Precision medicine is an approach that integrates clinical and molecular information to understand the biological basis of disease. This information can be obtained by converting DNA into data through a process called genome sequencing.
One of the most innovative and fast moving fields in healthcare is genomics, which encompasses the sequencing and analysis of the human genome (our complete set of DNA). Genomics is enabling pharmaceutical companies to take a more personalised approach to drug development and will lead to safer and more effective drugs. Here’s how genome sequencing is aiding drug research and development.
Although we all share around 99.5% of our DNA, there are still millions of differences between the genomes of two people. These differences can affect our susceptibility to certain diseases and the way that we respond to medicines.
Genome sequencing/testing can identify disease risk, ancestry, traits and response to medicines and is aiding in the development of new targeted therapies, sometimes called precision medicines. Through understanding of genomic information, pharmaceutical companies are now able to produce targeted therapies that affect pathogens or cancer cells but which do not damage healthy body cells.
Before targeted therapies are administered, they usually require genetic screening to ensure that patients are not at risk, with use of biomarkers to identify people who have these unusual results. Abacavir/Ziagen is one such drug. Hypersensitivity to the HIV/AIDS therapy from ViiV Healthcare (a joint venture company of GSK, Pfizer and Shionogi) has been shown to be associated with a specific allele, so even though it is effective in over 90% of patients genetic testing must be done before it can be prescribed. In cases in which the treatment would not be suitable, alternative therapies are sought.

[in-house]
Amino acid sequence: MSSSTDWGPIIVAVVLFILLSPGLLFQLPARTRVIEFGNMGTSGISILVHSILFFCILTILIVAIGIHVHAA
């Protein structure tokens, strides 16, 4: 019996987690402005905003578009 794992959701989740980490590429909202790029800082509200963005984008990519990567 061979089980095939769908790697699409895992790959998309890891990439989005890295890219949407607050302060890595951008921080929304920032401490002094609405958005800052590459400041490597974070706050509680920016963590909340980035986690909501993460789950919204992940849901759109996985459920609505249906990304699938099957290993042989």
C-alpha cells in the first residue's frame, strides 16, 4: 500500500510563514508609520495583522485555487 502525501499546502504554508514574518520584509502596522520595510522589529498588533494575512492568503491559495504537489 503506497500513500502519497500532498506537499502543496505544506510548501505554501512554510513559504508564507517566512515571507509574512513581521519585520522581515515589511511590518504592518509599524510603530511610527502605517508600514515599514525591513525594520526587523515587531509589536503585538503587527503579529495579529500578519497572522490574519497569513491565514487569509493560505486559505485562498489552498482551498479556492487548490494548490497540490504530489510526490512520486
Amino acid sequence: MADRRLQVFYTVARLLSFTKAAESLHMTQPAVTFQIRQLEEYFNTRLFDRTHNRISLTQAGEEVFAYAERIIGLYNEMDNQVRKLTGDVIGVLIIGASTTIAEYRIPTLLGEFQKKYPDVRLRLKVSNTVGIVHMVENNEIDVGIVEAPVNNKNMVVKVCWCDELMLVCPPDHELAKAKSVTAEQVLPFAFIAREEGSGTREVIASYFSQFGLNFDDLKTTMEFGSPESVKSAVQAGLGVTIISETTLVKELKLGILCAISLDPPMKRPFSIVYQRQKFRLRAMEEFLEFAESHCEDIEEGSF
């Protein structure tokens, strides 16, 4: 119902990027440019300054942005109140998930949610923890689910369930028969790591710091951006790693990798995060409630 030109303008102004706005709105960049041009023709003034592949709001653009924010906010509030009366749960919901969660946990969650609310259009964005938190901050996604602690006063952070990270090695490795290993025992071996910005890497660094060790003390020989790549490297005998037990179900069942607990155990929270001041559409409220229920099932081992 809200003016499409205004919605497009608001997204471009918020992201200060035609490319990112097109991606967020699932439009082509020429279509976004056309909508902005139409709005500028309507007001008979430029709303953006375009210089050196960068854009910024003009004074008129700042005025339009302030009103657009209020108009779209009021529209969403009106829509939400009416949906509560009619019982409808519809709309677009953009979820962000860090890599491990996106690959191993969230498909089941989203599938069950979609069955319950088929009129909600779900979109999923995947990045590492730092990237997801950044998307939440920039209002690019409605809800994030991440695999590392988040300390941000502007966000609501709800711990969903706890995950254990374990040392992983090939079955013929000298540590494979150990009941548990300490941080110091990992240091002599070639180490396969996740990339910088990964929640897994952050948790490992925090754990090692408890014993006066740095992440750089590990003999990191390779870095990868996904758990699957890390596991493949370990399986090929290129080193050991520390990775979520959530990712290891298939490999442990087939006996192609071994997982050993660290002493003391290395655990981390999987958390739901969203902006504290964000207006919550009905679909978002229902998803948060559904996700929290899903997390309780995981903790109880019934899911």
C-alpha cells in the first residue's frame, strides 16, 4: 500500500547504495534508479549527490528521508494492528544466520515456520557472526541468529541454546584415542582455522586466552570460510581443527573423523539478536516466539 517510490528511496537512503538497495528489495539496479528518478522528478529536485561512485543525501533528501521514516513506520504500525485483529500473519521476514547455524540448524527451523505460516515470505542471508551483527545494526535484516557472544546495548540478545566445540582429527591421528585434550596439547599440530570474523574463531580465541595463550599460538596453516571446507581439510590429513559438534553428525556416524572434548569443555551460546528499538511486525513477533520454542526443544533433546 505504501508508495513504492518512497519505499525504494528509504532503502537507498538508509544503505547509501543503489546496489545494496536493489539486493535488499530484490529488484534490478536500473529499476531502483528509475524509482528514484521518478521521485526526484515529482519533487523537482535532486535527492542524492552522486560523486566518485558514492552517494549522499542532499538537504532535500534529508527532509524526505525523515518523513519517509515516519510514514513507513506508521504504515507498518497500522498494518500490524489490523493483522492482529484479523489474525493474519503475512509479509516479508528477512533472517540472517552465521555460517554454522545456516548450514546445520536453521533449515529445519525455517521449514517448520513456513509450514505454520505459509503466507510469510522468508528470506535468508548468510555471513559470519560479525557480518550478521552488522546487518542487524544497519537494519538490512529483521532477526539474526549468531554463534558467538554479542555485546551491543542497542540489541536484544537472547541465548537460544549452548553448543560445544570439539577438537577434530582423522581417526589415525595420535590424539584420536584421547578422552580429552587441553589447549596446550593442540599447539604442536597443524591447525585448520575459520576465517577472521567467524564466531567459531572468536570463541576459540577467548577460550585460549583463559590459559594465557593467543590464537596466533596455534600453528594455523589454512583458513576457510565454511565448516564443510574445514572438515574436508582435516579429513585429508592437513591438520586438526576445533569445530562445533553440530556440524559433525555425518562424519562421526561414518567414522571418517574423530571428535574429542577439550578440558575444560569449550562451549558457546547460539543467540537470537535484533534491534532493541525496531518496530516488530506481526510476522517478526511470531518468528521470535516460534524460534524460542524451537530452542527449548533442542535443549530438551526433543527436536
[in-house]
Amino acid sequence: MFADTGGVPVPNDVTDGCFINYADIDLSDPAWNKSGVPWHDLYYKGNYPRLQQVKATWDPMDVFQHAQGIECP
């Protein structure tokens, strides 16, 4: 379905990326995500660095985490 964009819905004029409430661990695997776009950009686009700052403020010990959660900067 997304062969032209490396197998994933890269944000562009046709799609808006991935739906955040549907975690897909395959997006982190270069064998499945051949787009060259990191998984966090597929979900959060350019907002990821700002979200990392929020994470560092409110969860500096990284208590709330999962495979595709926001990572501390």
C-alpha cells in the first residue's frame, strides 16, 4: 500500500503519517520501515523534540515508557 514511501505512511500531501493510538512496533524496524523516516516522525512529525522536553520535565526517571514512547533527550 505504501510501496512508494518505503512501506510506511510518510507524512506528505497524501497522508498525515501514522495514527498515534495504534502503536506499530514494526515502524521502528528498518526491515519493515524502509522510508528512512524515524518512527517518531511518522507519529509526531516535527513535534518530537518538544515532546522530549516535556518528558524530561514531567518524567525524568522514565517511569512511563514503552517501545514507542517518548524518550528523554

Researchers can use this data to identify specific gene abnormalities, or biomarkers, to understand which types of patients a drug will be most effective for, and who is likely to experience severe side-effects. This can aid in the development of new targeted therapies and the repurposing of existing drugs.
Thanks in part to President Obama’s $215 million Precision Medicine Initiative and a plethora of genomics research companies, genome projects are beginning to gather momentum. The FDA has expedited programmes for targeted therapies which can reduce the time that it takes to bring these therapies to market.
In the UK, GlaxoSmithKline, Roche, AstraZeneca, Biogen, AbbVie and others are reportedly working with Genomics England on their project to sequence 100,000 genomes from 70,000 NHS patients with rare diseases and cancer, and both Roche and Pfizer have also agreed deals with 23andMe to access their community of patients with Parkinson’s and Crohn’s disease respectively, to look for genetic clues to their causes.